Trump: Media 'working overtime to blame me' for New Zealand attack

President TrumpDonald John TrumpNew EPA rule would expand Trump officials' powers to reject FOIA requests Democratic senator introduces bill to ban gun silencers Democrats: Ex-Commerce aide said Ross asked him to examine adding census citizenship question MORE on Monday accused the news media of blaming him for last week’s deadly shootings at a pair of mosques in New Zealand.

“The Fake News Media is working overtime to blame me for the horrible attack in New Zealand. They will have to work very hard to prove that one. So Ridiculous!”

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Some U.S. media coverage has focused on the suspected gunman’s manifesto, which called Trump a “symbol of renewed white identity,” and some pundits have argued he has stoked white nationalist fervor worldwide.

Minnesota Attorney General Keith EllisonKeith Maurice EllisonHillicon Valley: House panel advances election security bill | GOP senator targets YouTube with bill on child exploitation | Hicks told Congress Trump camp felt 'relief' after release of Clinton docs | Commerce blacklists five Chinese tech groups Four more states join attorneys general lawsuit to block T-Mobile-Sprint merger Hillicon Valley: Facebook unveils new cryptocurrency | Waters wants company to halt plans | Democrats look to force votes on election security | Advertisers partner with tech giants on 'digital safety' | House GOP unveils cyber agenda MORE (D) made that argument during a Monday morning appearance on CNN.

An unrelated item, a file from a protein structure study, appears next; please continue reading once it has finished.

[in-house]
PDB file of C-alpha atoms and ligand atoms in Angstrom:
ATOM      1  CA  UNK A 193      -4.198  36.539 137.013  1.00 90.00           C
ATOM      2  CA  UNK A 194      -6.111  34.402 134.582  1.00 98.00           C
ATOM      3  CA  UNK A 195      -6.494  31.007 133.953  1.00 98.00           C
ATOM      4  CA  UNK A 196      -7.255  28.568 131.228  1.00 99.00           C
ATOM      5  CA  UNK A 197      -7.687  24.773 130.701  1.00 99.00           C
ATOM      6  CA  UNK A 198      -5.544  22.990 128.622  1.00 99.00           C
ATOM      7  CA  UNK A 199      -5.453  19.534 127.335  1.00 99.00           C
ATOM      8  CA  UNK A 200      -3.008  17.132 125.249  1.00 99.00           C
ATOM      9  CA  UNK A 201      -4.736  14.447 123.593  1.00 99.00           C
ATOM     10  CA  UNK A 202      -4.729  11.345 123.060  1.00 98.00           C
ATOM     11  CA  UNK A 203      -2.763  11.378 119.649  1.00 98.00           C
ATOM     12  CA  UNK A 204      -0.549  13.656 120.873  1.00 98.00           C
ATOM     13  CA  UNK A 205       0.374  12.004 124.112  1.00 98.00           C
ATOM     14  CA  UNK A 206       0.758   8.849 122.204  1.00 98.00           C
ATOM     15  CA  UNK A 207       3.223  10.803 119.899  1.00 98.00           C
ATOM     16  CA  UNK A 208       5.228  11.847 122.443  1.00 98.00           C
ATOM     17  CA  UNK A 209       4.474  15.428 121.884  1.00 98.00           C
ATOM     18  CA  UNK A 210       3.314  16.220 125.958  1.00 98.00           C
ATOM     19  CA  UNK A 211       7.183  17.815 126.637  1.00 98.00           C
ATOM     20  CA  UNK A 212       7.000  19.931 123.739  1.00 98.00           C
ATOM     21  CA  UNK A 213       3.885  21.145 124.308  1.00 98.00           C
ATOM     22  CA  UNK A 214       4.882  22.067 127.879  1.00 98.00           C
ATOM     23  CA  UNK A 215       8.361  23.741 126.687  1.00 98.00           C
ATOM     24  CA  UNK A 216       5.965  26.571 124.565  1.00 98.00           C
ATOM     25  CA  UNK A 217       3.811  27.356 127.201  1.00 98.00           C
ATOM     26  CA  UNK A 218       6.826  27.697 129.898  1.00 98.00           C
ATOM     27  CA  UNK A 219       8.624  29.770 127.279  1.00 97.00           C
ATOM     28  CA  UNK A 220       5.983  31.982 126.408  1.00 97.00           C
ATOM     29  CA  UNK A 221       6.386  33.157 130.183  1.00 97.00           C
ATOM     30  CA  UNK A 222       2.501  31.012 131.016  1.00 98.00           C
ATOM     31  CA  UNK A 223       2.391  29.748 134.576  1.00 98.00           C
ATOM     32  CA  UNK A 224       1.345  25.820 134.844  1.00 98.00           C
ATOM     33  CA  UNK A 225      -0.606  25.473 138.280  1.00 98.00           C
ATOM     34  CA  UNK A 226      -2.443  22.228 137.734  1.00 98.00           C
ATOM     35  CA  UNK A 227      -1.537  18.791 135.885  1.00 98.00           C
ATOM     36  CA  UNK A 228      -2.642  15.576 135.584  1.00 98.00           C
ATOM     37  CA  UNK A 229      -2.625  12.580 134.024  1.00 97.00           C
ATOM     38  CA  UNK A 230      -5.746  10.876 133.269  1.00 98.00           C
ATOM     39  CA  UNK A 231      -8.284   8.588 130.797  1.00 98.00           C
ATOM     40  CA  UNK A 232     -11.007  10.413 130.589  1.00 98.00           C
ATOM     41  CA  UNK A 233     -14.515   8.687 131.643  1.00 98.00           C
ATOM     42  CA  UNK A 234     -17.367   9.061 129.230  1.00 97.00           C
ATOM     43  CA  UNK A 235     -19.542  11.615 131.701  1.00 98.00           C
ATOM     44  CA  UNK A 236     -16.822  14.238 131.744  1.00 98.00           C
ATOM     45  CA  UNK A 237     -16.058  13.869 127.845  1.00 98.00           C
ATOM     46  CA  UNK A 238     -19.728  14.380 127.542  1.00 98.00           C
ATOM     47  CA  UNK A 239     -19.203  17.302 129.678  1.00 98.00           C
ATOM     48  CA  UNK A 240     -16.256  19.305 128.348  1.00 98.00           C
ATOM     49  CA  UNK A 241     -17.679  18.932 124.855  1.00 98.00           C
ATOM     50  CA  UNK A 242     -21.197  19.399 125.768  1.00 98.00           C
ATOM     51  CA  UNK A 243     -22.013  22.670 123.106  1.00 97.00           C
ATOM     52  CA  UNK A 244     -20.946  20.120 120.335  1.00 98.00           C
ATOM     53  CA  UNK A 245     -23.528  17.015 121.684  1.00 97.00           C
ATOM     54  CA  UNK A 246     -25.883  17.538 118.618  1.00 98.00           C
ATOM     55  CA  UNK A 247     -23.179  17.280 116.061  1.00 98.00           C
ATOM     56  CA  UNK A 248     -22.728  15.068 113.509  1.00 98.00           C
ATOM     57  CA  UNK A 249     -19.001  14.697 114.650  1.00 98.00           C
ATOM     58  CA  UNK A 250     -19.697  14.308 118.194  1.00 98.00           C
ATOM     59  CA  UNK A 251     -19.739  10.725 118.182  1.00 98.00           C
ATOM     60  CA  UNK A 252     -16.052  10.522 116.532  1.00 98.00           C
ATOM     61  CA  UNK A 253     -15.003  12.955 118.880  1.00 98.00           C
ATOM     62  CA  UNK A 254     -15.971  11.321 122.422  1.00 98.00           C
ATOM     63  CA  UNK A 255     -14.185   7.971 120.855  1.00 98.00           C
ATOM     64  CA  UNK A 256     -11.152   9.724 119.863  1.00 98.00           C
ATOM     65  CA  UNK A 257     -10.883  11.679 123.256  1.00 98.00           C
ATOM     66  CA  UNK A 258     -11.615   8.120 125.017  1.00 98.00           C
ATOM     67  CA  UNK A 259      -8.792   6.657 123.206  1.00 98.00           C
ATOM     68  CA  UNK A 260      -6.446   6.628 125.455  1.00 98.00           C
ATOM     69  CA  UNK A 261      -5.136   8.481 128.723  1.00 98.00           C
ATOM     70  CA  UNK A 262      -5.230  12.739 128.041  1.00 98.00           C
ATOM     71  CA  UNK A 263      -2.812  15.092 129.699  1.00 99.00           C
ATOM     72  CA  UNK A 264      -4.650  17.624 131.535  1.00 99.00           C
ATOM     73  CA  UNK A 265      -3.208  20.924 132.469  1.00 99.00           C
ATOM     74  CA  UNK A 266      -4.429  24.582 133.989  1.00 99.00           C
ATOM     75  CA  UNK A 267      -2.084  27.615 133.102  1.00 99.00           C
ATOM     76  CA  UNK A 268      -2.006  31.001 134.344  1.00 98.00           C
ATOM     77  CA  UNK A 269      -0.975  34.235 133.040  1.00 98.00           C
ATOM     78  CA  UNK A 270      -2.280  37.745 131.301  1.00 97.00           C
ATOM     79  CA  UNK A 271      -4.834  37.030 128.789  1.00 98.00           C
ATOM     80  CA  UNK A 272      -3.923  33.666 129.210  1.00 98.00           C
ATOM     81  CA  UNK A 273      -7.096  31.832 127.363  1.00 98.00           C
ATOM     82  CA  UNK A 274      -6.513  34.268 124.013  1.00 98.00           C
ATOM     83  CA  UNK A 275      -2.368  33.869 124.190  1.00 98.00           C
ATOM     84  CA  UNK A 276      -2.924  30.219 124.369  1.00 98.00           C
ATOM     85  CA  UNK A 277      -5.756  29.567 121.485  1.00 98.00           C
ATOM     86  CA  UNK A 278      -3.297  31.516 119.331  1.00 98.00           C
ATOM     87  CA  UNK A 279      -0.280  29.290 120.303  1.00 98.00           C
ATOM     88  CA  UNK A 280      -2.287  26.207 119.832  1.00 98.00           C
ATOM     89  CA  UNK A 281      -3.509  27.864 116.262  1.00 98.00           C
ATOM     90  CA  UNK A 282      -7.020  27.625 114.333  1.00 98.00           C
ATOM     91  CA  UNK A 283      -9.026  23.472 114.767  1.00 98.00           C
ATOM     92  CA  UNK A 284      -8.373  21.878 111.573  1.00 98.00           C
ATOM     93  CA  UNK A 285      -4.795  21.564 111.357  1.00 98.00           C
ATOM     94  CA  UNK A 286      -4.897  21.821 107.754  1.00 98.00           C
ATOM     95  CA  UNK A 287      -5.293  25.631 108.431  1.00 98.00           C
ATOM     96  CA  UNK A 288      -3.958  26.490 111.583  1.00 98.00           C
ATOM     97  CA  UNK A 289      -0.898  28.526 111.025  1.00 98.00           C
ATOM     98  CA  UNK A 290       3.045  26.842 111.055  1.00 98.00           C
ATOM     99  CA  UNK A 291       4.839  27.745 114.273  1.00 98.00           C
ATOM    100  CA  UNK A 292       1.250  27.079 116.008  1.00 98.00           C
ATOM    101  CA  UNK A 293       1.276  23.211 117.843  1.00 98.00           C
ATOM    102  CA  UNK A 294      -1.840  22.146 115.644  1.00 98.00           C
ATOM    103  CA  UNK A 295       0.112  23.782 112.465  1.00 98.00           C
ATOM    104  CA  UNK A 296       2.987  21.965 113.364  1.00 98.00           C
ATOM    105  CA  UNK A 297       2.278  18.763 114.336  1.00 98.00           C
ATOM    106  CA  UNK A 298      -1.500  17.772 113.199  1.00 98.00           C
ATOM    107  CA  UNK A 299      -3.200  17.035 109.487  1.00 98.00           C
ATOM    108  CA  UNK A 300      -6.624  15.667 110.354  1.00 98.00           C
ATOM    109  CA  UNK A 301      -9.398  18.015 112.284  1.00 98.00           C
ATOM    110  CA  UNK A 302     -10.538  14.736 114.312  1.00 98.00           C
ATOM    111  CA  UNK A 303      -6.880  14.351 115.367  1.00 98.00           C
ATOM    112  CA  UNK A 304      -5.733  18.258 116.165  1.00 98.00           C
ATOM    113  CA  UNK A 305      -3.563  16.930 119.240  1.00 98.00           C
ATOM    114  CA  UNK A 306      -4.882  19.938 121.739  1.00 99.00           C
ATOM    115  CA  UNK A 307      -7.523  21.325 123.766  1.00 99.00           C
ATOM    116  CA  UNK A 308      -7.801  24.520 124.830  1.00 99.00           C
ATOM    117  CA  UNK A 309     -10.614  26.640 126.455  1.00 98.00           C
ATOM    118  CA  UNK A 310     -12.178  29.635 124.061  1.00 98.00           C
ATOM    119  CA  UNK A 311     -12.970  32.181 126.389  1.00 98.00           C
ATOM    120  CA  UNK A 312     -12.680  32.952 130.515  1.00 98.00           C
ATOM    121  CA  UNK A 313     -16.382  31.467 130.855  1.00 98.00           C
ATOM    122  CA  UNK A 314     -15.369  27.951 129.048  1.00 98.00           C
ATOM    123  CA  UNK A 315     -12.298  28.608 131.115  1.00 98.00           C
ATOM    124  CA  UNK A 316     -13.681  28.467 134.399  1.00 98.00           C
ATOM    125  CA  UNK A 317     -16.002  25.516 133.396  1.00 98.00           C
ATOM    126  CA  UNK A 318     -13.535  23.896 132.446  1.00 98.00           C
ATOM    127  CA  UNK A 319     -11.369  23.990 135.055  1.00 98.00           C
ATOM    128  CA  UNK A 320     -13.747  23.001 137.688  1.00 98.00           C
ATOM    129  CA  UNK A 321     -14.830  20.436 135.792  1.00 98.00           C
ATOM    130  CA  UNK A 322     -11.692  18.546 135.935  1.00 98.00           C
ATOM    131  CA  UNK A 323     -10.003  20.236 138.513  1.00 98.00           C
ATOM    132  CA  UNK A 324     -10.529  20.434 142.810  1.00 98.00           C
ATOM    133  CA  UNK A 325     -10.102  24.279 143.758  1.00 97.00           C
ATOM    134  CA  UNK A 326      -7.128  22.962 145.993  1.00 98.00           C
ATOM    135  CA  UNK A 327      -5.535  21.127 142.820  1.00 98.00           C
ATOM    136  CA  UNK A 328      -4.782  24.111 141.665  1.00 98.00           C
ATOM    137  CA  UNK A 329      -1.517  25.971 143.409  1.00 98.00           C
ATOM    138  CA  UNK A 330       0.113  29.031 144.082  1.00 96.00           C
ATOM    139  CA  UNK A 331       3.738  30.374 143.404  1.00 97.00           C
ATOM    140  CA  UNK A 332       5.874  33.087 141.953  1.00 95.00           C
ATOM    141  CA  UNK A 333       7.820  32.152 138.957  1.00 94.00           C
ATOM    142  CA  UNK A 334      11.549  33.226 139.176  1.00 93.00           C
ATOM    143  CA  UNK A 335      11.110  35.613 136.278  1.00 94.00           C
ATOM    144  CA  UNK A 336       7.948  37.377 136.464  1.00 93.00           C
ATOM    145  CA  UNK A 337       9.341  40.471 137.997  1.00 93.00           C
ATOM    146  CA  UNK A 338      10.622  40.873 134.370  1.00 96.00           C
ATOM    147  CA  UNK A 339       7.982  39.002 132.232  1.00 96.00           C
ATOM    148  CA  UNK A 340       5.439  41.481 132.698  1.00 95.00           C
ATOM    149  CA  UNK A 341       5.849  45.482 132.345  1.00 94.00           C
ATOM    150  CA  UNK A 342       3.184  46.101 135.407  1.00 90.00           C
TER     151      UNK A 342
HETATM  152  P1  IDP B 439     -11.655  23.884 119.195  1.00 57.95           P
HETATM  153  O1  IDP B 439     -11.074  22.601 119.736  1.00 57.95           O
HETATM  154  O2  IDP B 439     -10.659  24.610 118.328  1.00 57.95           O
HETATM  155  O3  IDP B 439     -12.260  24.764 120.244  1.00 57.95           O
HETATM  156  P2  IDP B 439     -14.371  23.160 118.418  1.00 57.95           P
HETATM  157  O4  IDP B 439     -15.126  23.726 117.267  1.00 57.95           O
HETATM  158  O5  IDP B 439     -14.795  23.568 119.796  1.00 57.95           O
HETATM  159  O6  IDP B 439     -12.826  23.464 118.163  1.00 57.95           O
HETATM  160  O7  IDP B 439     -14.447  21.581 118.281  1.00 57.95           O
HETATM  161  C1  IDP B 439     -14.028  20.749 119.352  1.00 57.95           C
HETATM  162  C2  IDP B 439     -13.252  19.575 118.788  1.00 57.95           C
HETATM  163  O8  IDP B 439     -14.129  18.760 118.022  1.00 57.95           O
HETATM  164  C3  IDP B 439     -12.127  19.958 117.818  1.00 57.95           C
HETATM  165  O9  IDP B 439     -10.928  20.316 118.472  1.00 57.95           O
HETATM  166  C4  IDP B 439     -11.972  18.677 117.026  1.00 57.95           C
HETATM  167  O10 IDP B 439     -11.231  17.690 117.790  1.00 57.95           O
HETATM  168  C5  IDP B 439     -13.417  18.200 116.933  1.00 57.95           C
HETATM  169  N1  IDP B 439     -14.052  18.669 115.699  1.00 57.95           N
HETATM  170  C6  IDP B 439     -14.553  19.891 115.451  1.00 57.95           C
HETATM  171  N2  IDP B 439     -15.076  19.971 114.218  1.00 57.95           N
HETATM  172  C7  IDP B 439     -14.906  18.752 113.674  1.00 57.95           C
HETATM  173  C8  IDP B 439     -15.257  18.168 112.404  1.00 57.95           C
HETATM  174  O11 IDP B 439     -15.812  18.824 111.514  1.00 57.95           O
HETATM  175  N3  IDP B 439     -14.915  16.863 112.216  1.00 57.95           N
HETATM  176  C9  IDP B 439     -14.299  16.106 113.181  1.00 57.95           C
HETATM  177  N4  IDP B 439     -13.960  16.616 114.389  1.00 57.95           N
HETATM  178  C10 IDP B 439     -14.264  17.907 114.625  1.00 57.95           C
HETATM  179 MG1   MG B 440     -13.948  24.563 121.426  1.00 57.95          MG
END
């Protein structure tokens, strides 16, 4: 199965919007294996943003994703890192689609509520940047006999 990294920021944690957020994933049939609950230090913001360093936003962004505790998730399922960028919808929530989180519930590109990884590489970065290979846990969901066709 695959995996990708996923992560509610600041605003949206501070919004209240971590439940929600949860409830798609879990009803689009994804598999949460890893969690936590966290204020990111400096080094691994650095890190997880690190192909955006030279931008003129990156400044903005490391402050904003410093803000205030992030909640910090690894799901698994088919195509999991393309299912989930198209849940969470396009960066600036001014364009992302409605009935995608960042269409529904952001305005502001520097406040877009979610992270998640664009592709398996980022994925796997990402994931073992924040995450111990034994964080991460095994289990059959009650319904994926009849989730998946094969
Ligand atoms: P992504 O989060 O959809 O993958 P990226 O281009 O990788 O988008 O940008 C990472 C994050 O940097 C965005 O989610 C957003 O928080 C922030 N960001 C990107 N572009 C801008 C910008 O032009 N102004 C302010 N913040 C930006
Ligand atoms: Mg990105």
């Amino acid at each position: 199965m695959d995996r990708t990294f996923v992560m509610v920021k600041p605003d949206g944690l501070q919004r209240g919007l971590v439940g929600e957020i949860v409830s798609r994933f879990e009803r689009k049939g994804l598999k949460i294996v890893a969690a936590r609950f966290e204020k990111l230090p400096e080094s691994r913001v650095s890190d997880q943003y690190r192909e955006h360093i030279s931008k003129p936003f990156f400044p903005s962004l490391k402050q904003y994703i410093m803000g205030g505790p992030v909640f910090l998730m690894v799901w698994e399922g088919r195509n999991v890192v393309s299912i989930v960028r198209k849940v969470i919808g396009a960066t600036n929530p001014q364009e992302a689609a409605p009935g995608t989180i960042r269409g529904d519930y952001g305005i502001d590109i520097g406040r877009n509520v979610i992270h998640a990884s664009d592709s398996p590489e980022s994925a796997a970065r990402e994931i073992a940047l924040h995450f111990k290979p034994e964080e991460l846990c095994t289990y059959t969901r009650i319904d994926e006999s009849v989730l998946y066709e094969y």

“I think sometimes you simply have to yield to the objective evidence, and that is, it points to him being sympathetic to that point of view,” said Ellison, who previously was the first Muslim elected to Congress.

Ellison was reacting to Trump’s comments from Friday, when the president said he does not believe white nationalism is on the rise despite the shootings that left 49 people dead.

“I don't really, I think it’s a small group of people that have very, very serious problems,” Trump told reporters.

Trump has also come under fire for his August 2017 statement that there were “very fine people on both sides” of a white supremacist rally in Charlottesville, Va., where a man attending the rally killed a counterprotester.

White House officials have repeatedly denied that Trump harbors white nationalist views.

“The president is not a white supremacist. I’m not sure how many times we have to say that,” acting White House chief of staff Mick MulvaneyJohn (Mick) Michael MulvaneyOn The Money: Sanders unveils plan to wipe .6T in student debt | How Sanders plan plays in rivalry with Warren | Treasury watchdog to probe delay of Harriet Tubman bills | Trump says Fed 'blew it' on rate decision The Hill's 12:30 Report: Trump targets Iran with new sanctions Top Democrat accuses White House of obstructing review related to Trump-Putin communications MORE said on "Fox News Sunday.”